Normally you would make that up in volume, but the console market has barely grown. What growth there was with the last-generation was almost entirely down to the Wii, a console that sold extremely well, but had very low attach rates, the casual gamers it introduced to gaming just didn’t buy any games. Today those same people have all moved onto smartphones, Facebook or tablets.

If you don’t put money behind games you want, you won’t get them.

Sega two days ago announced their pre-order DLC, this isn’t something new, almost every big game has had pre-order DLC for several years now. Now normally I’m generally opposed to “stuff that should have been on the disc”, like the Oblivion horse armour and don’t buy it, I don’t generally miss it. But this DLC doesn’t belong on the disc, why? Because it’s totally unrelated to the main game, its missions set 20 odd years prior on-board the Nostromo. If that was randomly included with the main game it would stick out like a sore thumb, and reviewing it I would certainly ask what the hell is it doing here? But it makes the perfect pre-order DLC, something every Alien fan would go, oh wow, cool.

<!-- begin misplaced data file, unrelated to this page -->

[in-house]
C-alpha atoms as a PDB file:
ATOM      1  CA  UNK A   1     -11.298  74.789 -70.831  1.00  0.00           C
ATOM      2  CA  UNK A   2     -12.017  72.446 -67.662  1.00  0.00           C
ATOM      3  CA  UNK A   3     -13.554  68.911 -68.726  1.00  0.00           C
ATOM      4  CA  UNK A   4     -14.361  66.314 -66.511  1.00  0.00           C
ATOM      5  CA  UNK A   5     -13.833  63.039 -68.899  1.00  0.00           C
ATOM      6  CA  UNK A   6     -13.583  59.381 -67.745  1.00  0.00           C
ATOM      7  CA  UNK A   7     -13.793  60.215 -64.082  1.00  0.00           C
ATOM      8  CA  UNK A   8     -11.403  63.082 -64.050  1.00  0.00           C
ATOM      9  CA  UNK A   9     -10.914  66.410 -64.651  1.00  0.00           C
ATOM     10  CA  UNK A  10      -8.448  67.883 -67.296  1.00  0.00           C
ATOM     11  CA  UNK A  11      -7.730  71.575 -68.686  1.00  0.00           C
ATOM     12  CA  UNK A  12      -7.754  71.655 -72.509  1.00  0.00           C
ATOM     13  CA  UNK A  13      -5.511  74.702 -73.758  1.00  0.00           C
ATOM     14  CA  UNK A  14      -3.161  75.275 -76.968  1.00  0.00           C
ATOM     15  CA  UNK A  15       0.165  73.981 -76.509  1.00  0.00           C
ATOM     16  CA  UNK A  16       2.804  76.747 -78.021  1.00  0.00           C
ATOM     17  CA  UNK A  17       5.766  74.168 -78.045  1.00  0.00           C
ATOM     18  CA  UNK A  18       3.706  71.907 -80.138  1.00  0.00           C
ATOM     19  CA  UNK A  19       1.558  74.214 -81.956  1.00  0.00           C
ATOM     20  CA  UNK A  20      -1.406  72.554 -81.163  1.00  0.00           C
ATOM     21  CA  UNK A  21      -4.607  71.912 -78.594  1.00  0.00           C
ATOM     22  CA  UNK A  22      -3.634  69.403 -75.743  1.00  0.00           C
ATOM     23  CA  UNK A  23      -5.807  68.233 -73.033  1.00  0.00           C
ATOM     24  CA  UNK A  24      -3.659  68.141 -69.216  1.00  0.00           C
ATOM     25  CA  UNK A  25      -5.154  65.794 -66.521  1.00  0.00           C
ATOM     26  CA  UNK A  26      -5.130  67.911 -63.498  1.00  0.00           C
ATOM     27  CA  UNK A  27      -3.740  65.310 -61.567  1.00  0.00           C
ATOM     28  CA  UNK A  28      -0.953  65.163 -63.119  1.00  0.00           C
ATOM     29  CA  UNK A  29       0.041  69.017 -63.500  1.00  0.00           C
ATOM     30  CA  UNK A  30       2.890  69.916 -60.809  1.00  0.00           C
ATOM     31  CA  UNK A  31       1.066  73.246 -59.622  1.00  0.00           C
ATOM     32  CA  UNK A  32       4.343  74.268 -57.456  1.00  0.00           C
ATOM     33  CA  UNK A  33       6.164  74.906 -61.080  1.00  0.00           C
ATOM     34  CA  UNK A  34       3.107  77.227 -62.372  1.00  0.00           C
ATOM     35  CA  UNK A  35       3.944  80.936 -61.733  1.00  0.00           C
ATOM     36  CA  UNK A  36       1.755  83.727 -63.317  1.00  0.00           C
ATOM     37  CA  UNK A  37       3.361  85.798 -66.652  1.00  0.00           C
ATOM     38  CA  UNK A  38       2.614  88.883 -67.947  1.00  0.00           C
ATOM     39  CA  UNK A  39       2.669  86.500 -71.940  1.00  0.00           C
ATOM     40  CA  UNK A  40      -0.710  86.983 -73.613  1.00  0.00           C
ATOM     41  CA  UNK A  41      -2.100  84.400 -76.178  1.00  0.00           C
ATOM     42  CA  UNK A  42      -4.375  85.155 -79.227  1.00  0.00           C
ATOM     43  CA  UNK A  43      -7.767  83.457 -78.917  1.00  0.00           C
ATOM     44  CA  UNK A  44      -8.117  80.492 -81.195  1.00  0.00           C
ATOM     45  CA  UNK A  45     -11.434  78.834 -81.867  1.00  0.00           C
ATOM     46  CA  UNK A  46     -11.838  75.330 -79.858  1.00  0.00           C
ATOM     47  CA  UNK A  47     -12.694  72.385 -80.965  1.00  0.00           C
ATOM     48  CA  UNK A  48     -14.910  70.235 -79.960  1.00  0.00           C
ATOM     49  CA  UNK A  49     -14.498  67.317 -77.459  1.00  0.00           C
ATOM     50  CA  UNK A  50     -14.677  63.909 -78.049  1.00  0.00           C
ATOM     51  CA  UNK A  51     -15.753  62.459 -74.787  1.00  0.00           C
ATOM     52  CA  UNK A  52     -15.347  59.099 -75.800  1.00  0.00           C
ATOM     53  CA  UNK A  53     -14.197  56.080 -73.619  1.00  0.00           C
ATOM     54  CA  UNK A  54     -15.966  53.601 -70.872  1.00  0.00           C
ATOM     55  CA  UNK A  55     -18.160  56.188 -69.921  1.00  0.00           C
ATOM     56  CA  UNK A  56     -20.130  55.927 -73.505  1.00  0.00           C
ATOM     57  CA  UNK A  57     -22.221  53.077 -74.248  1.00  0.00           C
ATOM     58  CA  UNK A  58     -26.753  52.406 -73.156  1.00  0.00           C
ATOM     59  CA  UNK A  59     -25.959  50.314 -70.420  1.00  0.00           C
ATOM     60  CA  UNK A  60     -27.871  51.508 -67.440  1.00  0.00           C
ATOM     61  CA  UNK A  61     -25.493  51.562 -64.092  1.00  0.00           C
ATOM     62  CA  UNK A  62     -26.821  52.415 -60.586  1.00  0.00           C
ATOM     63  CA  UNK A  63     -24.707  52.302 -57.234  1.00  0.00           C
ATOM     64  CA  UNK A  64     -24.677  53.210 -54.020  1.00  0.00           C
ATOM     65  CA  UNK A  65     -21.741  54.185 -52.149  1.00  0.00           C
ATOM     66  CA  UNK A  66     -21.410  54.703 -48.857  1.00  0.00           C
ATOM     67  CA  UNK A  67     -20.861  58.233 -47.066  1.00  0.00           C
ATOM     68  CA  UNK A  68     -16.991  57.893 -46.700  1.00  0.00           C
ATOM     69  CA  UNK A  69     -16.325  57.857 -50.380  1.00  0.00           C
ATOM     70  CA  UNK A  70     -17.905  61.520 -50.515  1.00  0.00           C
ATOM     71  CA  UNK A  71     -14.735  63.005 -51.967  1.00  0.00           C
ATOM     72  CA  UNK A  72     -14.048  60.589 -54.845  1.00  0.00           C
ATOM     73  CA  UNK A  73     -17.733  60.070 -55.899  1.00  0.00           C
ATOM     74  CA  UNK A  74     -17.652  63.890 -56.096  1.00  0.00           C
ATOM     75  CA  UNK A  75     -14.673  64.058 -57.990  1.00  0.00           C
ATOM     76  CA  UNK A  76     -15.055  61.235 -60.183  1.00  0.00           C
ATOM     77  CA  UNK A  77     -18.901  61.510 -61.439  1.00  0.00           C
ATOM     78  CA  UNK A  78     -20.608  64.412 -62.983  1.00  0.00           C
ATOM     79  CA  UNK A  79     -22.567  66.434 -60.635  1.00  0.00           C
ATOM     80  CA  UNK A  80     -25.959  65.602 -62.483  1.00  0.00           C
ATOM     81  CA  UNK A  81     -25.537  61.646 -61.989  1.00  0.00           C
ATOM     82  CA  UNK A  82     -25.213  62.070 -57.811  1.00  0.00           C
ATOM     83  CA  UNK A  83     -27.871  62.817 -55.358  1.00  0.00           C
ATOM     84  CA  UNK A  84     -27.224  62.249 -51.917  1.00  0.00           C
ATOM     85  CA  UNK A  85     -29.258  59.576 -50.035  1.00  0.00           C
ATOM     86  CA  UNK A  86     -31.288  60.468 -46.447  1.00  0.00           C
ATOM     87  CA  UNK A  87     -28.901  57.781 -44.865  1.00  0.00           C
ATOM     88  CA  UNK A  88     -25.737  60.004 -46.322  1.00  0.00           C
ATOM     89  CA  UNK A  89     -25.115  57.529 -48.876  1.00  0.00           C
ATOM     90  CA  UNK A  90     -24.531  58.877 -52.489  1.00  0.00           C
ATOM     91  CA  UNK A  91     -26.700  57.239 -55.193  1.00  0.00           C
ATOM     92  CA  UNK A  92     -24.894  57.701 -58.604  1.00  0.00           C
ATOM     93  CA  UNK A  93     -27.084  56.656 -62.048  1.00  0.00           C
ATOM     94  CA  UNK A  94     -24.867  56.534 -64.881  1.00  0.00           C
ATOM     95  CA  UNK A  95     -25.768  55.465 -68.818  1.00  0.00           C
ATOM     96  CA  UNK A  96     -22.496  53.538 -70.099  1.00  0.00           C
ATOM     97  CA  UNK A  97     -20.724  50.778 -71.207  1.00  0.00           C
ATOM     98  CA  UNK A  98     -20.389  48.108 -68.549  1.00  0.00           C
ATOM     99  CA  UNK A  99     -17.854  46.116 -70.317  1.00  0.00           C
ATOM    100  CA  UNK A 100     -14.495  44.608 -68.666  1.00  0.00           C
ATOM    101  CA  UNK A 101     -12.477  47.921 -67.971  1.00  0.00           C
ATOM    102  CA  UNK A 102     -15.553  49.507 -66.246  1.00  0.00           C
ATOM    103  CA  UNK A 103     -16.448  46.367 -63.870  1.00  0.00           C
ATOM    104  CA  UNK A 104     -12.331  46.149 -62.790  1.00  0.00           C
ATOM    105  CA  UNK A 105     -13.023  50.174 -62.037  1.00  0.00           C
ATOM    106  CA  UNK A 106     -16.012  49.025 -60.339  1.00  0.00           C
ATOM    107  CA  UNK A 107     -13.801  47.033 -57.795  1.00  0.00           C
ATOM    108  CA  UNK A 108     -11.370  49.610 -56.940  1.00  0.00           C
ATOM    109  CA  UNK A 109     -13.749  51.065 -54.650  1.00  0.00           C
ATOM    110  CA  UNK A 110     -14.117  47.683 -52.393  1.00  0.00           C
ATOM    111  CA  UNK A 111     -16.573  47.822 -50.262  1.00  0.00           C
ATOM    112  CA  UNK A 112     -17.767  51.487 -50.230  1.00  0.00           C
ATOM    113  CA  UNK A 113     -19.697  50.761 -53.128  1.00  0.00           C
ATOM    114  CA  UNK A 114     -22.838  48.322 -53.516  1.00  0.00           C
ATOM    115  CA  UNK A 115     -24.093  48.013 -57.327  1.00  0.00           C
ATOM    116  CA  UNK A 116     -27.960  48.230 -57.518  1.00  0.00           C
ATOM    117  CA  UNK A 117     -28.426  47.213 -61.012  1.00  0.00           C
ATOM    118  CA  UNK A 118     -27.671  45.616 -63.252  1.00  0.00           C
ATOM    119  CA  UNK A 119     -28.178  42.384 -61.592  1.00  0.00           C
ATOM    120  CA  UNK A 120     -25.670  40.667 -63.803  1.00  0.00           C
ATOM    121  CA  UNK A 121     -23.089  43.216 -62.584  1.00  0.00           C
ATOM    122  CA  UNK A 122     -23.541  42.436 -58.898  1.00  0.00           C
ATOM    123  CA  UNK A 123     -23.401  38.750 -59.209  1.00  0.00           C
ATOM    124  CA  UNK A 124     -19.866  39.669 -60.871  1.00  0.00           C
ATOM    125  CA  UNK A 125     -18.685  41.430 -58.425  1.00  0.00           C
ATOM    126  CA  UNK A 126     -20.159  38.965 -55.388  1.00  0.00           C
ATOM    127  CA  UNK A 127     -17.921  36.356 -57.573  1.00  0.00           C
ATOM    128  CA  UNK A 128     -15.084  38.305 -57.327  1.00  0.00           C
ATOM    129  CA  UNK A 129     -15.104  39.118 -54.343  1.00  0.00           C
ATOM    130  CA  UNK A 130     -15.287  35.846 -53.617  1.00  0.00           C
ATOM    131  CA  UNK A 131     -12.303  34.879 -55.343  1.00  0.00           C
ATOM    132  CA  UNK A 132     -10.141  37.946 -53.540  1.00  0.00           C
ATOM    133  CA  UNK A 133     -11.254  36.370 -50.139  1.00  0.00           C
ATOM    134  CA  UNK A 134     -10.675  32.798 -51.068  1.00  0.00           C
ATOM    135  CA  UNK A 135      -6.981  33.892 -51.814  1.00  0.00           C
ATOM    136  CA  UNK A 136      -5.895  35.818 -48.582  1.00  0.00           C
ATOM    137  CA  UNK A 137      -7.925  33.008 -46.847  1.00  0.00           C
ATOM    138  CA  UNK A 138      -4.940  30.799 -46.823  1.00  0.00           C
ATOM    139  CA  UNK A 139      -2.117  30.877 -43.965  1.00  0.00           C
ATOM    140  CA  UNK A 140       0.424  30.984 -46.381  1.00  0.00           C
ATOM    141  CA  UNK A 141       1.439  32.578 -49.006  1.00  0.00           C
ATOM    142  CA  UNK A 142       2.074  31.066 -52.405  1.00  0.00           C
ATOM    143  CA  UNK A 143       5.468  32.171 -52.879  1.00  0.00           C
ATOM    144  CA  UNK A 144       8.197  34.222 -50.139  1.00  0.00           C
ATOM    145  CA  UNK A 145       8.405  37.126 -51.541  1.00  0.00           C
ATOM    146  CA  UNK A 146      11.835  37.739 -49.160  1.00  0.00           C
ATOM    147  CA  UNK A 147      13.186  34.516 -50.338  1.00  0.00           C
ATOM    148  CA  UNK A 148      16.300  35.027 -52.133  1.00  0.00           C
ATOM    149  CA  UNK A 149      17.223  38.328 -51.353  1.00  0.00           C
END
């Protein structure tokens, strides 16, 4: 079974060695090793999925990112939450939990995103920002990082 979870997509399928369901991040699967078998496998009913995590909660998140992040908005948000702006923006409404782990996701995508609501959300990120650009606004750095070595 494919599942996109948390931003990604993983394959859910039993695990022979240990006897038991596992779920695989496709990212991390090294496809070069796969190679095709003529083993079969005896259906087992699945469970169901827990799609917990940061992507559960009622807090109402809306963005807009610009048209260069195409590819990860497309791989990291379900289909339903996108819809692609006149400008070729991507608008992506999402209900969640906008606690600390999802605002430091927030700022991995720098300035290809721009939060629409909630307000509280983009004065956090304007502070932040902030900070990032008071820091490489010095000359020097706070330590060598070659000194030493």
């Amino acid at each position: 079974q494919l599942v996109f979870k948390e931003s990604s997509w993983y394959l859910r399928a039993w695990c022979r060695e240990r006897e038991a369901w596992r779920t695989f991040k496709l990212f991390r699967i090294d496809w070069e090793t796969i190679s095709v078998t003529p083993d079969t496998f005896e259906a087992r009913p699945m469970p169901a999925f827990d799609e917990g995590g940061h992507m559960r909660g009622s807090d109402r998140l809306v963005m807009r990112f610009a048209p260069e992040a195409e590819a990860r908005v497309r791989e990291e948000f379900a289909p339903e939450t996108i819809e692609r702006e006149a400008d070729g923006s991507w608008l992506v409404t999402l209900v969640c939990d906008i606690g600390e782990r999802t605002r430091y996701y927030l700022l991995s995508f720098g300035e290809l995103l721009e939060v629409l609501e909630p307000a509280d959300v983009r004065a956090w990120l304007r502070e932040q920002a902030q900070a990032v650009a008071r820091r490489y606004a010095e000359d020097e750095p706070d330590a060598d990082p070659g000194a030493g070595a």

He goes on to say “there is no reason in the modern market to pay for a game before it comes out, and everyone involved in the business knows it.”

What a joke, everyone knows that business model is at risk, has this guy not heard of Early Access on Steam? Full of amazing little gems under development like DayZ, Rust, and of course Space Engineers. They’ve sold over a half a million copies of a game very early in development, its playable, but with a tiny fraction of the features it will eventually have. Because of those early backers Keen Software House are now able to invest in the talent to create a Space Engineers far grander than anything they could have thought possible a year ago. It will make it a far better game as a result and as a gamer I want better games, and I’m willing to risk £15 to get it - plus have something to play now.